Months before she started her first year at Bishop McGann-Mercy Diocesan High School on Friday, living environment teacher Sarah Spector had already been recognized as one of the nation’s best new science teachers.
In fact, Ms. Spector, 29, received the Knowles Science Teaching Foundation fellowship this past spring with less than a year of teaching experience under her belt.
The fellowship is a five-year program for new high school math and science teachers designed to provide them with guidance as they start their careers. This year, 34 teachers from across the country earned the distinction, which provides educators with professional development, funds for classroom materials, summer stipends and tuition reimbursement.
Ms. Spector, who lives in Setauket, attended the first of three annual fellowship meetings in July.
“I’m looking forward to being able to apply things I learned directly to my own classroom,” she said.
As part of the fellowship, Ms. Spector and the other fellows will meet in person and online over the next five years to share ideas, experiences and research in an effort to help each other as they build their careers. Once the fellowship ends, Ms. Spector will have the opportunity to continue to work with KSTF and guide new fellows through the process — something she said she’s looking forward to.
Created in 1999, KSTF is a non-profit whose goal is to increase the number of high school math and science teachers in the country, eventually strengthening Science Technology Mathematics and Engineering (STEM) education in the U.S., its website states.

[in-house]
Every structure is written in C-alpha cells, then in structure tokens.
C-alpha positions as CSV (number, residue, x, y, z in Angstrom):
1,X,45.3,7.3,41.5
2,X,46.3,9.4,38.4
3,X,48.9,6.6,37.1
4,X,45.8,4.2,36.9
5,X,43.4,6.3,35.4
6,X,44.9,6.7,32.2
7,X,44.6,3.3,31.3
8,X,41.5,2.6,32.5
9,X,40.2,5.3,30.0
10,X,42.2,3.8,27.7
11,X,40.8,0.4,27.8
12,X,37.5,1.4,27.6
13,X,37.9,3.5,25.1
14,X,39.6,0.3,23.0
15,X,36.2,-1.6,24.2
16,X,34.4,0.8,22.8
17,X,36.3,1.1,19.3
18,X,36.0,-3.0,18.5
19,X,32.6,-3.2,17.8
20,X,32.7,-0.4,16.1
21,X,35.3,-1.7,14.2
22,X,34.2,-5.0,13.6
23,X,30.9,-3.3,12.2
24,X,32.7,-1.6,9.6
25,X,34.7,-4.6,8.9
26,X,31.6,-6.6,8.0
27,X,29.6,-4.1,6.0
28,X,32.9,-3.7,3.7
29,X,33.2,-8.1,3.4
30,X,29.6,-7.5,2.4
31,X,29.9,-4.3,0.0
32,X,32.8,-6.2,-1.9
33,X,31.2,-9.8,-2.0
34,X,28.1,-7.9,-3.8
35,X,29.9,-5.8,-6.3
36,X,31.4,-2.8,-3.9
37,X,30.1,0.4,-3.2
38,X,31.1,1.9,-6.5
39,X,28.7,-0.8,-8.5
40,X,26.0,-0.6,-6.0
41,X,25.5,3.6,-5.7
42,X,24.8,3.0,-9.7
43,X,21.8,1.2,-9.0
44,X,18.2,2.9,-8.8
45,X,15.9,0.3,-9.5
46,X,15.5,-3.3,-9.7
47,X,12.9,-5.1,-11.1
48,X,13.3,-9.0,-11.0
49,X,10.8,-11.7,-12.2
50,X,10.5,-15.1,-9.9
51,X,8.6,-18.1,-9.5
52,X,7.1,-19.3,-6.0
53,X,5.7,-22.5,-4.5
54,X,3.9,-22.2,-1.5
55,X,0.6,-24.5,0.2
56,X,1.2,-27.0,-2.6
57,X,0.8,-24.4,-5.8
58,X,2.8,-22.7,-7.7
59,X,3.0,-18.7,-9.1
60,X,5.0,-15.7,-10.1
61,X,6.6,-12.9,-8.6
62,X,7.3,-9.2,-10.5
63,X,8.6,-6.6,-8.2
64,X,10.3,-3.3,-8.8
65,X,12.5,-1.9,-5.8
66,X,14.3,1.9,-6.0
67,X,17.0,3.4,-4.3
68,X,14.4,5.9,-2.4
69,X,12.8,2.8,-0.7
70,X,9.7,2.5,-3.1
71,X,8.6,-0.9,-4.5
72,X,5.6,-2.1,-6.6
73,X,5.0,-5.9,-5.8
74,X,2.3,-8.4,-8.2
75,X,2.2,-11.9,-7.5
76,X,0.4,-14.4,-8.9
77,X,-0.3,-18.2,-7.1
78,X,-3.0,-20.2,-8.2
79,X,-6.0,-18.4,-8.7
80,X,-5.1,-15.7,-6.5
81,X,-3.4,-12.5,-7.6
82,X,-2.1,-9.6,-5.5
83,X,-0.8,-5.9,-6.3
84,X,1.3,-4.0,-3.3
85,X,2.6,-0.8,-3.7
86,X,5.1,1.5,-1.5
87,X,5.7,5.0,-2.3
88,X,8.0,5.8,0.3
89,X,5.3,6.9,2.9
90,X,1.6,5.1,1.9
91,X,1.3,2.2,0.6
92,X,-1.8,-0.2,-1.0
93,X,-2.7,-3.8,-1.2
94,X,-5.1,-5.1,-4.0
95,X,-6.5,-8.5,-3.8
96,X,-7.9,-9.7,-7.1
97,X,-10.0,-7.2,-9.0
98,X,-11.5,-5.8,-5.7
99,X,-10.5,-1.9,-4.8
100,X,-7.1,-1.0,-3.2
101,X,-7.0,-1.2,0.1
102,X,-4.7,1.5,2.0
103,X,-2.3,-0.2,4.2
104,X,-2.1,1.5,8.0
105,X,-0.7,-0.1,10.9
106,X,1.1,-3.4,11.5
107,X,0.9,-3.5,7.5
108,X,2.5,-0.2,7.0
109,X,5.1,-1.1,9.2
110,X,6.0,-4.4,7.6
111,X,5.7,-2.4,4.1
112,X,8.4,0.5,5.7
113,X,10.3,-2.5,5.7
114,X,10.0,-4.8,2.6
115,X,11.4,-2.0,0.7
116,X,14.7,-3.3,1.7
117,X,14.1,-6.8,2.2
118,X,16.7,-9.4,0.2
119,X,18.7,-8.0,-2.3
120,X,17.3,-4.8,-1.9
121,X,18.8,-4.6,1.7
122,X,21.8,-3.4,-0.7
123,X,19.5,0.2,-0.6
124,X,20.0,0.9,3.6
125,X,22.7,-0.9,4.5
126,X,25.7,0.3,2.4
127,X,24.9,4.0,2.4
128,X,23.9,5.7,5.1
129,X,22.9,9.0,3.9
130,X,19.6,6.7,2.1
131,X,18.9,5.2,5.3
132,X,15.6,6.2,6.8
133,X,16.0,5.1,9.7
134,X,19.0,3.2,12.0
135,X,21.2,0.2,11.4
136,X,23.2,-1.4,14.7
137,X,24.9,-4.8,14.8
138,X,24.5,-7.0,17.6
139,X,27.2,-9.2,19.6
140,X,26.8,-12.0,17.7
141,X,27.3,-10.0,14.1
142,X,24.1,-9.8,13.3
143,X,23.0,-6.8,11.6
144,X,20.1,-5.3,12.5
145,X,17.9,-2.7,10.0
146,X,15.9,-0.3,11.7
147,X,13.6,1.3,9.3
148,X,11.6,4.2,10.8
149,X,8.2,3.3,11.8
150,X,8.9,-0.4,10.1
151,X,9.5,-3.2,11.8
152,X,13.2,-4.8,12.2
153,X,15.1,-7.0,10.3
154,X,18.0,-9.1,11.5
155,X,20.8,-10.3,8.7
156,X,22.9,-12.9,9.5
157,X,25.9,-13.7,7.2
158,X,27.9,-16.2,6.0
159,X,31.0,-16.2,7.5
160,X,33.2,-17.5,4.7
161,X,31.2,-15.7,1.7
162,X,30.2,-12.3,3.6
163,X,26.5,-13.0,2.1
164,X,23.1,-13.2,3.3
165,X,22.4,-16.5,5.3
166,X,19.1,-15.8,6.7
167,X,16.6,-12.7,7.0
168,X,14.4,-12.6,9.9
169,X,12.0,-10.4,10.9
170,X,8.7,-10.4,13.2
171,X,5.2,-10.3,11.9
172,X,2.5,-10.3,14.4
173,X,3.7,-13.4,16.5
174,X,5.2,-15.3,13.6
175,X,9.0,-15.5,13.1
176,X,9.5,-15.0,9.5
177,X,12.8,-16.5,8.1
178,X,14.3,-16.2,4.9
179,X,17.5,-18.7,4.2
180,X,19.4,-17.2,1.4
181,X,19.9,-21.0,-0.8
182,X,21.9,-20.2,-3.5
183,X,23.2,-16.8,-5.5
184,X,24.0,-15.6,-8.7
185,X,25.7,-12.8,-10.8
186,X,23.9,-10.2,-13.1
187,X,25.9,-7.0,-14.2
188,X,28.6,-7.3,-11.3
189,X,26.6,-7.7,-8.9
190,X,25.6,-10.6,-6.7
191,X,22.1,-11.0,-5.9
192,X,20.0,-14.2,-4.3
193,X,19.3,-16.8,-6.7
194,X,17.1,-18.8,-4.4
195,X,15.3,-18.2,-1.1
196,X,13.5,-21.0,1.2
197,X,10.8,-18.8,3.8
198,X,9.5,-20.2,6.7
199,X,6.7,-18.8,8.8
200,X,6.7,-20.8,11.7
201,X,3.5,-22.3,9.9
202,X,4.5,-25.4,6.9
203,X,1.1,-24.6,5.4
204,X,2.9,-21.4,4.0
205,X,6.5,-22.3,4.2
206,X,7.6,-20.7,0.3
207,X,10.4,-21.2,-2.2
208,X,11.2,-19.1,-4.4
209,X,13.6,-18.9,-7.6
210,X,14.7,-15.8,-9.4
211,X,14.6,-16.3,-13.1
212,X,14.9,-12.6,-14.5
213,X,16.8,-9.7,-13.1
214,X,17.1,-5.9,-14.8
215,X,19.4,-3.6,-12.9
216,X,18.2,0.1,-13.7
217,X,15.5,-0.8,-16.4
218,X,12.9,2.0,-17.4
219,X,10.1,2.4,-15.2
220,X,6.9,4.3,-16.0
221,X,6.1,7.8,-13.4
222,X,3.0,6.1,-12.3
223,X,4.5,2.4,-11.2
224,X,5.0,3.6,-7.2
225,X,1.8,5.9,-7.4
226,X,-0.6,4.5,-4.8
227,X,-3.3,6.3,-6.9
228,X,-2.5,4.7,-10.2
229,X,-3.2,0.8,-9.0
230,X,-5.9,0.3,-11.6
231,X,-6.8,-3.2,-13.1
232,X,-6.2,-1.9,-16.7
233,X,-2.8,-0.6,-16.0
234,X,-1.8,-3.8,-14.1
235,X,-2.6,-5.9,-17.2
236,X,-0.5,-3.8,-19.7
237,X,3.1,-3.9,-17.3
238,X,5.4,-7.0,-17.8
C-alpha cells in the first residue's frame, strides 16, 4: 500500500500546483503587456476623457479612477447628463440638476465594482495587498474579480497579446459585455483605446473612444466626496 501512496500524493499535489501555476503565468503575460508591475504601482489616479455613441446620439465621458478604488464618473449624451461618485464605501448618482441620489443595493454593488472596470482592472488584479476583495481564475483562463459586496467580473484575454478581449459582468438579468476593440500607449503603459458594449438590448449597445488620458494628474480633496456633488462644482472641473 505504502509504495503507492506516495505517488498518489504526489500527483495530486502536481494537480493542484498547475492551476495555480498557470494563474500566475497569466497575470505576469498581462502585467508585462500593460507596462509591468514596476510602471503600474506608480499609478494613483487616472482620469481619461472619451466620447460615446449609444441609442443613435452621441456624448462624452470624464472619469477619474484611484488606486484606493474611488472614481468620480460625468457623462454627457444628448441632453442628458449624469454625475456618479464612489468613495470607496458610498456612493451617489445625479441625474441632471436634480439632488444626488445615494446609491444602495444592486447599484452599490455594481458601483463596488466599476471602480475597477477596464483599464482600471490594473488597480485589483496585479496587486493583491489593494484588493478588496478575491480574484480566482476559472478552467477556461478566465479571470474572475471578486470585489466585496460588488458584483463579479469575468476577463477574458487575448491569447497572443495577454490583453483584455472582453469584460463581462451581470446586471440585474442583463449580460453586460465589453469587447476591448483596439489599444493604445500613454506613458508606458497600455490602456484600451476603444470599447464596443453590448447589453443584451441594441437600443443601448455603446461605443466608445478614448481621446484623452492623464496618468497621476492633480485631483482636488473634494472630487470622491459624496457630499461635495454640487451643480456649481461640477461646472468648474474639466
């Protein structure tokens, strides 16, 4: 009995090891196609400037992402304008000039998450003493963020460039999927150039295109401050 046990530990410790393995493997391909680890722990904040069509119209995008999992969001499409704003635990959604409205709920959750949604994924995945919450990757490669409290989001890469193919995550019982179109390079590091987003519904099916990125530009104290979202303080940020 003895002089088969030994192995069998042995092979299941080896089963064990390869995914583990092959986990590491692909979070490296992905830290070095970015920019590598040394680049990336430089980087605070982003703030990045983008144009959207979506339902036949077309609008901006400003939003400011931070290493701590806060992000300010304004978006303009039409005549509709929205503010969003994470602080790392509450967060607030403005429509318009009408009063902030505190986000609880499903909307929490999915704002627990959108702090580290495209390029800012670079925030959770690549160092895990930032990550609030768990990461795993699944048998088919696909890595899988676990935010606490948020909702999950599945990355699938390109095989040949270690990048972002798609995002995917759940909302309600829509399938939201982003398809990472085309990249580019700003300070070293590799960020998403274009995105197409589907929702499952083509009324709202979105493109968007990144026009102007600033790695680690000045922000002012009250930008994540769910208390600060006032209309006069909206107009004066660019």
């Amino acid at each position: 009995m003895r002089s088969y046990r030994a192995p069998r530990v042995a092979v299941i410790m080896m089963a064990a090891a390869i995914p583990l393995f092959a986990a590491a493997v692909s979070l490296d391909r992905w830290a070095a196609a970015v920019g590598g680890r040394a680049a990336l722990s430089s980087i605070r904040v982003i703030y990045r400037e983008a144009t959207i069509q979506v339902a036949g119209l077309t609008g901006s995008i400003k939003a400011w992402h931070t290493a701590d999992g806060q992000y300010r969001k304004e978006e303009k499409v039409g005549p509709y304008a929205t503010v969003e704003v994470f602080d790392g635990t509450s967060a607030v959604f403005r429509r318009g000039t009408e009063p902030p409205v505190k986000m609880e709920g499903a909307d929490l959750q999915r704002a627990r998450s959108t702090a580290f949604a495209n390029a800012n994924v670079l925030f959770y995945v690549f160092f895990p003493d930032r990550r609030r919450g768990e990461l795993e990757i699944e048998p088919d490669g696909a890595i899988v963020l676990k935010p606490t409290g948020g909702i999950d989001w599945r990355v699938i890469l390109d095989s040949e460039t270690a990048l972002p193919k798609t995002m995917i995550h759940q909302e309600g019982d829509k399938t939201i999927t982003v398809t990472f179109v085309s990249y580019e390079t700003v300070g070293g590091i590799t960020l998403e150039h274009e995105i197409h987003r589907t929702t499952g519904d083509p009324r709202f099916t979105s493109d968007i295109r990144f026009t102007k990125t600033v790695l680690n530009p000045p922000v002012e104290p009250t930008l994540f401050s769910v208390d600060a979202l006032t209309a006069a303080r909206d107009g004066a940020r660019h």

A professor recommended that Ms. Spector, who attended graduate school at Westminster College in Salt Lake City, Utah, apply for the fellowship. After about a year-long process, which included submitting an application and phone and in-person interviews, she received the fellowship this spring.
“I was excited and relieved,” she said. “I was hopeful that I would get it and I thought it would be one of the most helpful things I would be able to do as a new teacher.”
About three months after hearing the good news, Ms. Spector was hired at Mercy.
“I like the fact that she’s new to the profession because she’s energetic and she just has a love for learning and teaching, and I know she’s going to really gel with the kids,” assistant principal Lisa Navarra said. “The fellowship is just an added bonus.”
Before moving to New York, Ms. Spector completed her student teaching at a public school in Utah and later filled in as a leave replacement there for the remainder of the 2015-16 school year. Before graduate school, she was also an interpretive ranger for the National Park Service at Crater Lake National Park in her home state of Oregon, where she created content for tours, talks, guided hikes and the junior ranger program.
At Mercy, Ms. Spector teaches both honors and regular earth science. She’s also taking over the school’s Wetlands Project, which she hopes to turn into a club.
“I’m really excited to be working here with a new group of teachers,” Ms. Spector said, “and also to be able to improve my teaching practice over the next five years with the members of my cohort.”
Photo: Sarah Spector, a new living environment teacher at McGann-Mercy High School in Riverhead, is one of 34 people nationwide named a Knowles Science Teaching Foundation fellow. The program is designed to help new math and science teachers at the high school level with supplies and professional development. (Credit: Nicole Smith)